A new story by Jeff ProvineAs President pro tempore of the Senate, North Carolina Whig Willie Person Mangum became the eleventh president of the United States. Mangum was something of a reversal of Tyler, having left the Democratic Party in 1834 after declaring himself a Whig. He left politics and reinvented his career, working as part of a failed Whig plot to nominate four men for president to block out Martin van Buren in 1836 before returning triumphantly to the Senate in 1840. When New Jersey Senator Samuel L. Southard resigned from the Senate in 1842 due to his failing health, Mangum came onto the track that would accidentally make him president. Where Tyler had broken with the Whigs, Mangum worked alongside party leader Henry Clay to institute as much of his American System as possible with the Whig majority in the Senate, though the Democrats controlled the House and resisted several proposed tariffs. A new National Bank was established to capitalize on the rebounding economy after the Panic of 1837, and numerous transportation improvement projects began. These projects would be the main issue of the election of 1844 when Henry Clay narrowly defeated Martin van Buren with the promise of extending the National Road to Oregon and clarifying American control there rather than joint-rule with Britain.
The issue of annexation arose again after the California Republic won its independence from Mexico in 1846 under men such as Mexican general Mariano Guadalupe Vallejo and John C. Fremont. The republic proposed annexation by the United States, but Henry Clay politely declined. Such an annexation might have sparked war with Mexico, who was already upset over American soldiers unofficially participating in the rebellion, seemingly a mirror to Texas. The move is believed to have cost Clay and the Whigs the election of 1848 that gave the White House to Democrat Lewis Cass despite the efforts of the Free Soil Party under Martin van Buren to limit slavery in the territories.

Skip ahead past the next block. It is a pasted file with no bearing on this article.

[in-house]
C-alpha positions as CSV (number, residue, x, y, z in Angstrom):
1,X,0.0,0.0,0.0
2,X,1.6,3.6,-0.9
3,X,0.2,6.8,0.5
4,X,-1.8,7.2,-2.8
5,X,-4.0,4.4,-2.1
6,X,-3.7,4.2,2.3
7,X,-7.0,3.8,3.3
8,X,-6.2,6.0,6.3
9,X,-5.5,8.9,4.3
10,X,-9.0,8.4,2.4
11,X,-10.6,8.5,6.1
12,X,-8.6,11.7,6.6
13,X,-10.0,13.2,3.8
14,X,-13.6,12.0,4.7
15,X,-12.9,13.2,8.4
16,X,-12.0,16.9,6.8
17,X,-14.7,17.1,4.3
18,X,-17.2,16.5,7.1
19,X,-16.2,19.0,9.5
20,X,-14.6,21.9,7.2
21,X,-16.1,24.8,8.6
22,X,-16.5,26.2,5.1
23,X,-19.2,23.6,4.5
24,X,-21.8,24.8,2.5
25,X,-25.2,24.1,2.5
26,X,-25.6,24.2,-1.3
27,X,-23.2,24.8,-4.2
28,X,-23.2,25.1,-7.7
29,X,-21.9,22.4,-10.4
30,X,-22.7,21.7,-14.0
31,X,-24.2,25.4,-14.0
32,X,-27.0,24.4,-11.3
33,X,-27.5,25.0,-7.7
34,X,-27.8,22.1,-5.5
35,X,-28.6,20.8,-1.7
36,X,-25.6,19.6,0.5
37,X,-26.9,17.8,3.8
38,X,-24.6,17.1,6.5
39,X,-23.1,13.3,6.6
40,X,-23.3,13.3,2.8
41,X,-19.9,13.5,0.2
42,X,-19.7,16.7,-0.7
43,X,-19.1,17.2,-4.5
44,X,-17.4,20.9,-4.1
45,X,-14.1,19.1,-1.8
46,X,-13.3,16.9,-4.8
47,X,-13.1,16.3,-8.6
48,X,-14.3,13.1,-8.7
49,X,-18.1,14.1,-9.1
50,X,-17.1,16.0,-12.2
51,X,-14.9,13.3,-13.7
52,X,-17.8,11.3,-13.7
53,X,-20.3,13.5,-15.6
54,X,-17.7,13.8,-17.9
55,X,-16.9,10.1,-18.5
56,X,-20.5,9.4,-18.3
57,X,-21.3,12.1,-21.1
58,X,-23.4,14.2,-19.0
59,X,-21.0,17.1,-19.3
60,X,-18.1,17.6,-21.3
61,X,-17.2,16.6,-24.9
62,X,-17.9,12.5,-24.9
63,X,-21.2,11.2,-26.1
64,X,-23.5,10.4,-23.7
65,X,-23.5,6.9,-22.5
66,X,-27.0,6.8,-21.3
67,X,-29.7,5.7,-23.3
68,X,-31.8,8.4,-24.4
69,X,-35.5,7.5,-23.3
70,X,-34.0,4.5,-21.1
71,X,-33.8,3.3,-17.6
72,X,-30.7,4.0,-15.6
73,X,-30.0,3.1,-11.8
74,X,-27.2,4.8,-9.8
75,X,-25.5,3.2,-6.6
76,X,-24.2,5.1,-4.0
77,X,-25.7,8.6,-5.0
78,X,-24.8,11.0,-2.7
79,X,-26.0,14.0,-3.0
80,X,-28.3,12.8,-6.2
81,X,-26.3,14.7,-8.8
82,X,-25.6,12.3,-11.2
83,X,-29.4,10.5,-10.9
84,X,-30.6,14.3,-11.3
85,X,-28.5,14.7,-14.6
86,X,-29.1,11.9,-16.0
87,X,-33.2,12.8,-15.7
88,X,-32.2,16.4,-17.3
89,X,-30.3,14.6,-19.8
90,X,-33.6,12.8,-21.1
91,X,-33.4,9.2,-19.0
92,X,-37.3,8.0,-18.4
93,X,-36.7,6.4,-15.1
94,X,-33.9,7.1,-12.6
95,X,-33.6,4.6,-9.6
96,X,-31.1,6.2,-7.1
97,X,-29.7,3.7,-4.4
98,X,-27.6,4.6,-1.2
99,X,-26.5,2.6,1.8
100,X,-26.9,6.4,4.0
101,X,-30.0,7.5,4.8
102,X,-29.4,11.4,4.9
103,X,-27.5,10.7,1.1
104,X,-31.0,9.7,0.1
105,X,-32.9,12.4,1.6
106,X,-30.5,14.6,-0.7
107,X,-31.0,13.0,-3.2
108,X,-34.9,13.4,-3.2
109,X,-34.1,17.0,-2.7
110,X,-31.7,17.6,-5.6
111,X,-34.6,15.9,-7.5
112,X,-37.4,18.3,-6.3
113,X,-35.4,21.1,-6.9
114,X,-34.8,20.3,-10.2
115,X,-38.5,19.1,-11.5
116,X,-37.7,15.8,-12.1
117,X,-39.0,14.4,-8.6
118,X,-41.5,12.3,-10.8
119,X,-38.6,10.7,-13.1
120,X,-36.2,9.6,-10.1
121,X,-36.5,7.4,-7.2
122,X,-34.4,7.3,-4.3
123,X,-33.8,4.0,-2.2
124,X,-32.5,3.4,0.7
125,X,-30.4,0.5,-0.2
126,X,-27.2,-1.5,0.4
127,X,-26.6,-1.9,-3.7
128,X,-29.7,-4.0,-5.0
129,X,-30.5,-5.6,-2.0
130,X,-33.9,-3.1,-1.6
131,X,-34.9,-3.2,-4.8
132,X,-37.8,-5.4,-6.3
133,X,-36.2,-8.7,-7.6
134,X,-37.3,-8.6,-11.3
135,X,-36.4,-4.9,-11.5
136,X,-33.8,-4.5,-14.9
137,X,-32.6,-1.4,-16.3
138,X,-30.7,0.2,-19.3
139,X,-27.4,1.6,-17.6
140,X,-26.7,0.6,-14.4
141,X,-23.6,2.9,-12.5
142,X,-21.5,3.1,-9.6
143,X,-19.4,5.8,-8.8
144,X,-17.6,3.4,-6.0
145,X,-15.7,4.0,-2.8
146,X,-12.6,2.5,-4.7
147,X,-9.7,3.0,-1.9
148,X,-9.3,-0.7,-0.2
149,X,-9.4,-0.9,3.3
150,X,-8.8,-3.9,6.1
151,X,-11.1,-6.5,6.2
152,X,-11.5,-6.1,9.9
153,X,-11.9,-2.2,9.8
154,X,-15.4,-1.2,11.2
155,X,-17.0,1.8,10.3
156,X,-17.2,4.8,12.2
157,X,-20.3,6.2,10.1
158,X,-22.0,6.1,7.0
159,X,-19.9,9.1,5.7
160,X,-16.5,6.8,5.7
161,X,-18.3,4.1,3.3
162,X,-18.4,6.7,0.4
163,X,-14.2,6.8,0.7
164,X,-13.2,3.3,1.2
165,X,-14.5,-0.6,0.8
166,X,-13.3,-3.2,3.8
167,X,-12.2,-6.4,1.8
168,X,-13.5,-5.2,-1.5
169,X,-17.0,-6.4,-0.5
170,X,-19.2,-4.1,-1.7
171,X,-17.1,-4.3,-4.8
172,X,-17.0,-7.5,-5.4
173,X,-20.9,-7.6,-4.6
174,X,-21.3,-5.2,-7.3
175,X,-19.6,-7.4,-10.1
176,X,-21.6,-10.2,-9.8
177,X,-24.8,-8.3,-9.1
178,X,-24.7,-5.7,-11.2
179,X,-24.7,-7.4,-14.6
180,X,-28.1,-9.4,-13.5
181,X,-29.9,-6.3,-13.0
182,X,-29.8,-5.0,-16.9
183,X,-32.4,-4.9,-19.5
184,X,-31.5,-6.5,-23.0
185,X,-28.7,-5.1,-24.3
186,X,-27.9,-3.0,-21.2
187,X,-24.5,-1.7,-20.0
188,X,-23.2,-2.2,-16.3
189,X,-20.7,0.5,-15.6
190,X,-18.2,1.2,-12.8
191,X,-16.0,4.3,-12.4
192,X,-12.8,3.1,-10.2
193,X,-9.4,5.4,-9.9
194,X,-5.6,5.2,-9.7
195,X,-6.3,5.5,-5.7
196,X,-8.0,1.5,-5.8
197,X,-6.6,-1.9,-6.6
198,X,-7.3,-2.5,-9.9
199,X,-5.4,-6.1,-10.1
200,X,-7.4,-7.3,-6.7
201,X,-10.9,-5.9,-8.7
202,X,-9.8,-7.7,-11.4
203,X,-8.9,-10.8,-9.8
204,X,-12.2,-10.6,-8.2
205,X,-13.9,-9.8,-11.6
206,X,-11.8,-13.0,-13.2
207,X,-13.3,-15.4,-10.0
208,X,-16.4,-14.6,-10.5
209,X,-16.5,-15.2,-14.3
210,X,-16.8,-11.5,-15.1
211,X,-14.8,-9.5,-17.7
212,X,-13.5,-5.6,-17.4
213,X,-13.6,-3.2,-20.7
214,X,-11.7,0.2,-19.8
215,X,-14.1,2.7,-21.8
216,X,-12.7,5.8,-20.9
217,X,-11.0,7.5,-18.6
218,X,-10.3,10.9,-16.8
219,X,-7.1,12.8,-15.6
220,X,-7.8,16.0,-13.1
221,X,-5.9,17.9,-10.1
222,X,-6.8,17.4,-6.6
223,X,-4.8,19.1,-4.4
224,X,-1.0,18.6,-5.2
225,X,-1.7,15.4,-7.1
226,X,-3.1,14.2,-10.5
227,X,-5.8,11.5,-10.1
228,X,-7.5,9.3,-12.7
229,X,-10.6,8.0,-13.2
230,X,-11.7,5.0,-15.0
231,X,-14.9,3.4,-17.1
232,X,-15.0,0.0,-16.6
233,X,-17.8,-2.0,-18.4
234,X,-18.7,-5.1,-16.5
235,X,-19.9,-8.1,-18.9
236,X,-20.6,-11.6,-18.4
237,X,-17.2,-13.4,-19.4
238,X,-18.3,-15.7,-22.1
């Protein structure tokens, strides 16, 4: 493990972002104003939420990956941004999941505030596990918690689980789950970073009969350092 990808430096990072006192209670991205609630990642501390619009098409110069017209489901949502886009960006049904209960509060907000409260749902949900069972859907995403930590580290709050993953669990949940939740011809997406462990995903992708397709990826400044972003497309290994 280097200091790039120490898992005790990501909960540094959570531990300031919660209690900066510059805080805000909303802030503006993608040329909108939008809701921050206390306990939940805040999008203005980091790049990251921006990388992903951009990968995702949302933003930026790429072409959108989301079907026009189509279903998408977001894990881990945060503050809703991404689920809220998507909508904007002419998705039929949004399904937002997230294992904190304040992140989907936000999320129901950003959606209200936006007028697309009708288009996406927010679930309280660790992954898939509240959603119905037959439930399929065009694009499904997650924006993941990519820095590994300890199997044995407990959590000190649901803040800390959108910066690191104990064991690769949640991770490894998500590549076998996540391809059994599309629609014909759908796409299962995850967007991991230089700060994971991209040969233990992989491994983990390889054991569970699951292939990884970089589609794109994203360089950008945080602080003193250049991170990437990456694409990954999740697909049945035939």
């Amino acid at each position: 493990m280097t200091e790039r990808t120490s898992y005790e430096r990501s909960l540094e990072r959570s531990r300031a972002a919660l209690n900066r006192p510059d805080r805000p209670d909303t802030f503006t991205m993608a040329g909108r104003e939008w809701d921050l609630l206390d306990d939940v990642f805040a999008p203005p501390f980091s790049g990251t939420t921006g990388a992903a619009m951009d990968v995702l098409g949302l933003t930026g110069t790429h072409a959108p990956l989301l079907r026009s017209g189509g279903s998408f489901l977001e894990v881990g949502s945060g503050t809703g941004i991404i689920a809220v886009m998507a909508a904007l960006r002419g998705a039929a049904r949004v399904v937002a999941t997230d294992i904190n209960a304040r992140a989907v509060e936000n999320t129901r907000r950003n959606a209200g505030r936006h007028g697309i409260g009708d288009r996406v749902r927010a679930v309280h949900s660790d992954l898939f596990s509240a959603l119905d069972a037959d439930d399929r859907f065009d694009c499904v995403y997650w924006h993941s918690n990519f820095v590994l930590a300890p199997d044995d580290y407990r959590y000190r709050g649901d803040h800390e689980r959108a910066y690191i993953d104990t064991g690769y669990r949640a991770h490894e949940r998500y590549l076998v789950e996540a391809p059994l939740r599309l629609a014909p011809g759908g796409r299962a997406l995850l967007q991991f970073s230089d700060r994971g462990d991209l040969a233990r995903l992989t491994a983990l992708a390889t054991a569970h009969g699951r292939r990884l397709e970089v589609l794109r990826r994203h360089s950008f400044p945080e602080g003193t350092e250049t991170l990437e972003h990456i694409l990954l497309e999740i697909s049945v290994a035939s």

Settlers poured westward on improved roads (including many government-funded rail projects), giving rebirth to the question of slavery in federal territories. Popular sovereignty became the strategy for Kansas and Nebraska Territories, which turned into guerilla warfare as men committed to both sides fought to protect interests. Alongside this issue came the discovery of gold in the newly founded California Republic, which spawned a renewed call for Manifest Destiny. With the approval of Britain, the United States annexed California, prompting Mexico to declare war. The Republic of Texas came as an ally, winning many victories and expanding its territory in the resulting treaty in 1854, which also brought the Republic of Sonora to the US. Some suggested annexing Texas as well, but no formal proposal was made as abolitionists saw it as an extension of slavery and the general attitude of Texas (which had been independent for over a generation) felt best to stay independent.